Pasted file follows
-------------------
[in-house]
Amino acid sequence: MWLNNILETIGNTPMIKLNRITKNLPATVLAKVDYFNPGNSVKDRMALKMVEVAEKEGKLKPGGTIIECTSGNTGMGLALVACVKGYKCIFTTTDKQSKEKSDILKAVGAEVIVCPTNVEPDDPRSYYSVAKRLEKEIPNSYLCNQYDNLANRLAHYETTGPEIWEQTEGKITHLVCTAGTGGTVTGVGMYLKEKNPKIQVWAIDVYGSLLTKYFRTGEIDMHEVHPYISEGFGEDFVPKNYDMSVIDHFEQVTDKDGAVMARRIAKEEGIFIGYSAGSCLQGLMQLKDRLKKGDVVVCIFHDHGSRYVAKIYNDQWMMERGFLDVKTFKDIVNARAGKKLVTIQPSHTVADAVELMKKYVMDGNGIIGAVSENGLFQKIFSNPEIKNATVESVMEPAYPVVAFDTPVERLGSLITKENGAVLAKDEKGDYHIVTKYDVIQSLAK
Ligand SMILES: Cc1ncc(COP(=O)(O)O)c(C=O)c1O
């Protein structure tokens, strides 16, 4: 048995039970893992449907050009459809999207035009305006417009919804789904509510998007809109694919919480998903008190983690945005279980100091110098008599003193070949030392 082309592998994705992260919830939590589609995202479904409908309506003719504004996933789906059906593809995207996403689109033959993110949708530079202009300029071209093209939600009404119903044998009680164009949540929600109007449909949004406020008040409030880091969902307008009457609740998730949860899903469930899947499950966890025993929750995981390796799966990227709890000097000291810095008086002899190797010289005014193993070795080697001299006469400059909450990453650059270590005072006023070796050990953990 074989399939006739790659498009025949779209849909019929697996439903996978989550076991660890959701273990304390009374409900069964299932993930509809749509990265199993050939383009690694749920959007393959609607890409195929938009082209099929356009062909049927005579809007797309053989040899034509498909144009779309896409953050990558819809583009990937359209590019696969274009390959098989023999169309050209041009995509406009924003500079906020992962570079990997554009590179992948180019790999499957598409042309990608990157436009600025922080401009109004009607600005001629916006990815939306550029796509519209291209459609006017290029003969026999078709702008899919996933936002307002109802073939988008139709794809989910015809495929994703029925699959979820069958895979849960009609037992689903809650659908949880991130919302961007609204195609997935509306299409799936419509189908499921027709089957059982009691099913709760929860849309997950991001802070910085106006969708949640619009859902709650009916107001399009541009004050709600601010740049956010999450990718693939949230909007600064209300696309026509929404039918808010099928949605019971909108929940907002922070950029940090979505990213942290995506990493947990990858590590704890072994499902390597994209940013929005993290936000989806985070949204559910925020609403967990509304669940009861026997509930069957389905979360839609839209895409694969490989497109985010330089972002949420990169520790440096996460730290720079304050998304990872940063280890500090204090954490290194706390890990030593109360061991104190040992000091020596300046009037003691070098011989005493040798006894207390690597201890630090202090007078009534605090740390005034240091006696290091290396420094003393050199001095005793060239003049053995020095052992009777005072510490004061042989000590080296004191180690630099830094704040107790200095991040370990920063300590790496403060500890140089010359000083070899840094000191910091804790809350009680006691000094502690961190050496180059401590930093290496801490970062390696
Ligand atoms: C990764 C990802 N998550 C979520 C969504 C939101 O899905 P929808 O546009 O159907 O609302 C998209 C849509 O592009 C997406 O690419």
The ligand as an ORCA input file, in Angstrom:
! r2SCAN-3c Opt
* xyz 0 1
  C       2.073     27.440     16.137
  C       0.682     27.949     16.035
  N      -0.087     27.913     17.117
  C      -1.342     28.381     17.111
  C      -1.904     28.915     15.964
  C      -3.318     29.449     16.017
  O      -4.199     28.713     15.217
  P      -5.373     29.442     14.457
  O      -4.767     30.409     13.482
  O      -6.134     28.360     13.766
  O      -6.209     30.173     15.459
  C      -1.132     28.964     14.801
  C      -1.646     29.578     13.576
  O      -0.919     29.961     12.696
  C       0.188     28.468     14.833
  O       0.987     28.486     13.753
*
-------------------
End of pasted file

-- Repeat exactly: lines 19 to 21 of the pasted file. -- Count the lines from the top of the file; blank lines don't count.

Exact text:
  O      -6.209     30.173     15.459
  C      -1.132     28.964     14.801
  C      -1.646     29.578     13.576